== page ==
The new investment will support vehicle-to-grid projects as part of the government’s Industrial Strategy and create a smarter energy system, while increasing the numbers of electric cars on UK roads.
The projects will investigate technology that allows plug-in electric vehicles to not only draw power from the grid when charging but return it to people’s homes or back to the grid.
There are already 100,000 BPVs and 11,000 charge-points in the UK. As this number grows they become a resource for a smart electricity grid – bringing benefits for drivers and creating a more flexible and efficient energy system.
The government’s ambition is that nearly all cars and vans on Britain’s roads will be zero-emission by 2050.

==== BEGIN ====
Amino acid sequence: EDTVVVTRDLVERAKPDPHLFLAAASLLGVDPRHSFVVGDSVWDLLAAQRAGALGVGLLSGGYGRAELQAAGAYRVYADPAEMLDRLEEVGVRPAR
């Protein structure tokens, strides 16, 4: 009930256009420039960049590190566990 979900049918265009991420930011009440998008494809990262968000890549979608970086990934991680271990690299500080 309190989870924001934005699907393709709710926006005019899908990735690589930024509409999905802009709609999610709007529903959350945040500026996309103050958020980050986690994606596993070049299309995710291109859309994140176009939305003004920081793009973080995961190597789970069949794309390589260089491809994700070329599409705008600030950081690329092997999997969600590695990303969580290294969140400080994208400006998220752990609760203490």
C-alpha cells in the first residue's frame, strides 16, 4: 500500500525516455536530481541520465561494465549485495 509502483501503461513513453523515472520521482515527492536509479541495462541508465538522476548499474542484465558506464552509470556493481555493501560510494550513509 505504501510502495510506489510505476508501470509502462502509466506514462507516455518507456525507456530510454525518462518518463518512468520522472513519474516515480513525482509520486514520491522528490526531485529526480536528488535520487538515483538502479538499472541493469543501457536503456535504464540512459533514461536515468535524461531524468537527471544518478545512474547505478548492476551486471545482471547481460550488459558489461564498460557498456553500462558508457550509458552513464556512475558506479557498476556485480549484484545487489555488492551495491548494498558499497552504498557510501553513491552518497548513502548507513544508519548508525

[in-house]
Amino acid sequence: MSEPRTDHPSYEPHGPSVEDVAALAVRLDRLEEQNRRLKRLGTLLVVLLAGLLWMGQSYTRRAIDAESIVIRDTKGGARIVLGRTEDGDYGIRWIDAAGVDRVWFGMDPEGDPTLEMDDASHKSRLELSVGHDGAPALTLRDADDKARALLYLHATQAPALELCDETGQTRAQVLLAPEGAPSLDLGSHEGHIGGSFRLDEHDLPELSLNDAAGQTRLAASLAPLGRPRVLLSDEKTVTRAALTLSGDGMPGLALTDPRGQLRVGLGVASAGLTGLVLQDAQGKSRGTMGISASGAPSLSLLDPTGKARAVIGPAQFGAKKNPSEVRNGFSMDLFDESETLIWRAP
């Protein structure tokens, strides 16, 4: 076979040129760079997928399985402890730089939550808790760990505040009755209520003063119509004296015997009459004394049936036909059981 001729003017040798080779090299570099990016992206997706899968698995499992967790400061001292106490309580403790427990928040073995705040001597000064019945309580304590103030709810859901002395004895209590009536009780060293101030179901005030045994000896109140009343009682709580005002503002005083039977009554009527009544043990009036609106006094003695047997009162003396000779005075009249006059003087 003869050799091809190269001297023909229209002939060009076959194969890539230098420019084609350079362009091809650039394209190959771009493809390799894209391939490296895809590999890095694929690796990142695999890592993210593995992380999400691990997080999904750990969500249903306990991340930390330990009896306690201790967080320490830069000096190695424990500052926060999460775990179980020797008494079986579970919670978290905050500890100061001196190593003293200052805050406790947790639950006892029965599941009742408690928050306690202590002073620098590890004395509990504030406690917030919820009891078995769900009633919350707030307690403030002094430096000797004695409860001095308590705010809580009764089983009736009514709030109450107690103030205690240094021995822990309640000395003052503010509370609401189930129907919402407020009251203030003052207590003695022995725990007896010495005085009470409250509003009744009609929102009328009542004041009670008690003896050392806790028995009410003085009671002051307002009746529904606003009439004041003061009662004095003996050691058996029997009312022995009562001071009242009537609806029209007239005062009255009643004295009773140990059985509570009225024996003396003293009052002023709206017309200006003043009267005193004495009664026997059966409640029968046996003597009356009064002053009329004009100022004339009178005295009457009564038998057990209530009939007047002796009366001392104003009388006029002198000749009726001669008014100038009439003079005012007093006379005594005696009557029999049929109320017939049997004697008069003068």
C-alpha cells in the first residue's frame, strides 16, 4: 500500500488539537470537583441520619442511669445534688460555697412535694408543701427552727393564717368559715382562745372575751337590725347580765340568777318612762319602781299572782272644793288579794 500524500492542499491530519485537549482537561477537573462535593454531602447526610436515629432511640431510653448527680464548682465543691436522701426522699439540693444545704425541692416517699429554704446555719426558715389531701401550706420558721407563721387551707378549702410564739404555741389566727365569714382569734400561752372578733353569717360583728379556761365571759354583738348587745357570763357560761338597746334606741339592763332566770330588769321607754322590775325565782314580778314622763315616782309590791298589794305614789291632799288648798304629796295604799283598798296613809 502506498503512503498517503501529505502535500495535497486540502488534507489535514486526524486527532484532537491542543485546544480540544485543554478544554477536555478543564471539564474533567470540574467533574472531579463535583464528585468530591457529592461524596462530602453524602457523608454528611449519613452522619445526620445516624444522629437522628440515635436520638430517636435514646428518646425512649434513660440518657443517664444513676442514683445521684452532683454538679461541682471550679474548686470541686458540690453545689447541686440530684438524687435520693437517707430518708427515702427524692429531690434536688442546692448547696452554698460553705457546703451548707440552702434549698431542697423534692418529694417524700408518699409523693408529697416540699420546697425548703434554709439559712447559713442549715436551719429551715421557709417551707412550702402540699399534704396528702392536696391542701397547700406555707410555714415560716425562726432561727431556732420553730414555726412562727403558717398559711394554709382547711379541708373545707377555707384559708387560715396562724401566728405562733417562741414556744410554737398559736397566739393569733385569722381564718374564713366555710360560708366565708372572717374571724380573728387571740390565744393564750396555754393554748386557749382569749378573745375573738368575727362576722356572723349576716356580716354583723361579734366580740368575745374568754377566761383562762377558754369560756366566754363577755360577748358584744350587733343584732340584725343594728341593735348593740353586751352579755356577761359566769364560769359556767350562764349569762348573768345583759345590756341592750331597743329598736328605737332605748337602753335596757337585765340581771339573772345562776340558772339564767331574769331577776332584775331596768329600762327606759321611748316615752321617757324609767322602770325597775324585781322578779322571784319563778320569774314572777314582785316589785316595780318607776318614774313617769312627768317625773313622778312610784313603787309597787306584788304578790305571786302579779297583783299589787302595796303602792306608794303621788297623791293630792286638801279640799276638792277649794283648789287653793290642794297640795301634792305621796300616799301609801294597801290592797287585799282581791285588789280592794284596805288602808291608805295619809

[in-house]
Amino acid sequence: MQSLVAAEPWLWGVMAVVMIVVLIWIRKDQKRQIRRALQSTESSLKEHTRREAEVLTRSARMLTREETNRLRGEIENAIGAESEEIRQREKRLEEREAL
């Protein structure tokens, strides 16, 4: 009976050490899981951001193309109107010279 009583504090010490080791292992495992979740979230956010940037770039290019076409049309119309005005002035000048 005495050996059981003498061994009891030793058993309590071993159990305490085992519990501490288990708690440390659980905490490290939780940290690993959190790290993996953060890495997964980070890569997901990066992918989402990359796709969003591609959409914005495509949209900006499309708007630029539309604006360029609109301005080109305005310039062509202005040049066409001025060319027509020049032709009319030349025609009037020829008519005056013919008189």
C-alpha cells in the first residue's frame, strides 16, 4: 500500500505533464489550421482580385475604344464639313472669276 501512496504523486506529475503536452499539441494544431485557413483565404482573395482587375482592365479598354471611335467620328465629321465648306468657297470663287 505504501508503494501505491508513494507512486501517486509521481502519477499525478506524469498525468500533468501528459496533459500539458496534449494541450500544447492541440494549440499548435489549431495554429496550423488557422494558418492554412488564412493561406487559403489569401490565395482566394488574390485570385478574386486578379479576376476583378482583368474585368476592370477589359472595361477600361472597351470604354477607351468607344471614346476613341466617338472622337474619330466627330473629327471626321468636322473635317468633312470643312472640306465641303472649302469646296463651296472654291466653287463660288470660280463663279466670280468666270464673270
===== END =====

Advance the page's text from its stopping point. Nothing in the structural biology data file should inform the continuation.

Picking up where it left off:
The £20 million will be awarded to three types of innovative vehicle to grid projects:
- Feasibility studies to investigate the ways vehicle to grid technology can be used in the future
- Industrial research or experimental development – for example, to develop vehicle-to-grid charging equipment, and:
- Demonstrator trials in the real-world environment – projects that trial vehicle to grid technology in different locations across the country
Last week, Swedish car manufacturer Volvo announced that it would stop producing petrol and diesel vehicles by 2019.
And France said it would ban all internal-combustion engine vehicles by 2040. Environment minister Nicolas Hulot also said that poorer households will receive financial assistance to replace older, more polluting vehicles with cleaner ones.
Norway, which is the leader in the use of BPVs in Europe, wants to move to electric-only vehicles by 2025.